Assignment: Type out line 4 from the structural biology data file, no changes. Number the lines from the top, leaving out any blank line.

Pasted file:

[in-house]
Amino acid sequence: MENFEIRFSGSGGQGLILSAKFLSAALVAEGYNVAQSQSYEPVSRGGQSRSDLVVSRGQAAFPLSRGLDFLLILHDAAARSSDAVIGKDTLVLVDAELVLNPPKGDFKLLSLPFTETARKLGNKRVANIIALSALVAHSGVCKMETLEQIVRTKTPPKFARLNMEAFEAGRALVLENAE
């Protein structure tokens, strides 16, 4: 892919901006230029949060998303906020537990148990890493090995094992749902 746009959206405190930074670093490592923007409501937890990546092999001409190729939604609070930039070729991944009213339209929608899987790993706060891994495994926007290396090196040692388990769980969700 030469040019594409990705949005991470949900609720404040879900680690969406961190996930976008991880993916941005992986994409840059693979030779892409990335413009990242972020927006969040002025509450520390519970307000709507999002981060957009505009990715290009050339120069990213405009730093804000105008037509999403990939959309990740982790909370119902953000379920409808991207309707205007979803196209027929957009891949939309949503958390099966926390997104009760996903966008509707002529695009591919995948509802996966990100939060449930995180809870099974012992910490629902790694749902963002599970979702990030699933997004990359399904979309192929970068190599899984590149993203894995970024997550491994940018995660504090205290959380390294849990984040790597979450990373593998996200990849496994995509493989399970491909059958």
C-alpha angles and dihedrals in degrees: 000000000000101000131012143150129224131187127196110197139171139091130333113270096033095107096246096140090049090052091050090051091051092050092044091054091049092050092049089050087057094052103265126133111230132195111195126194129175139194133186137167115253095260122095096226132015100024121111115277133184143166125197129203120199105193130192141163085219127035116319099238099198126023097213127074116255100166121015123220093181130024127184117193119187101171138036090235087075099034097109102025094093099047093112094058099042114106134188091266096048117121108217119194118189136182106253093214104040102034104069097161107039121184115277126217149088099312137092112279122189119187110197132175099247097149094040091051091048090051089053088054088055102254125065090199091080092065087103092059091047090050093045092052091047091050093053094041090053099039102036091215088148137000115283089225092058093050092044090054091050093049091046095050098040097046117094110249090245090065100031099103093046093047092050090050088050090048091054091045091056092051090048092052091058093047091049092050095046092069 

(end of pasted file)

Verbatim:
C-alpha angles and dihedrals in degrees: 000000000000101000131012143150129224131187127196110197139171139091130333113270096033095107096246096140090049090052091050090051091051092050092044091054091049092050092049089050087057094052103265126133111230132195111195126194129175139194133186137167115253095260122095096226132015100024121111115277133184143166125197129203120199105193130192141163085219127035116319099238099198126023097213127074116255100166121015123220093181130024127184117193119187101171138036090235087075099034097109102025094093099047093112094058099042114106134188091266096048117121108217119194118189136182106253093214104040102034104069097161107039121184115277126217149088099312137092112279122189119187110197132175099247097149094040091051091048090051089053088054088055102254125065090199091080092065087103092059091047090050093045092052091047091050093053094041090053099039102036091215088148137000115283089225092058093050092044090054091050093049091046095050098040097046117094110249090245090065100031099103093046093047092050090050088050090048091054091045091056092051090048092052091058093047091049092050095046092069 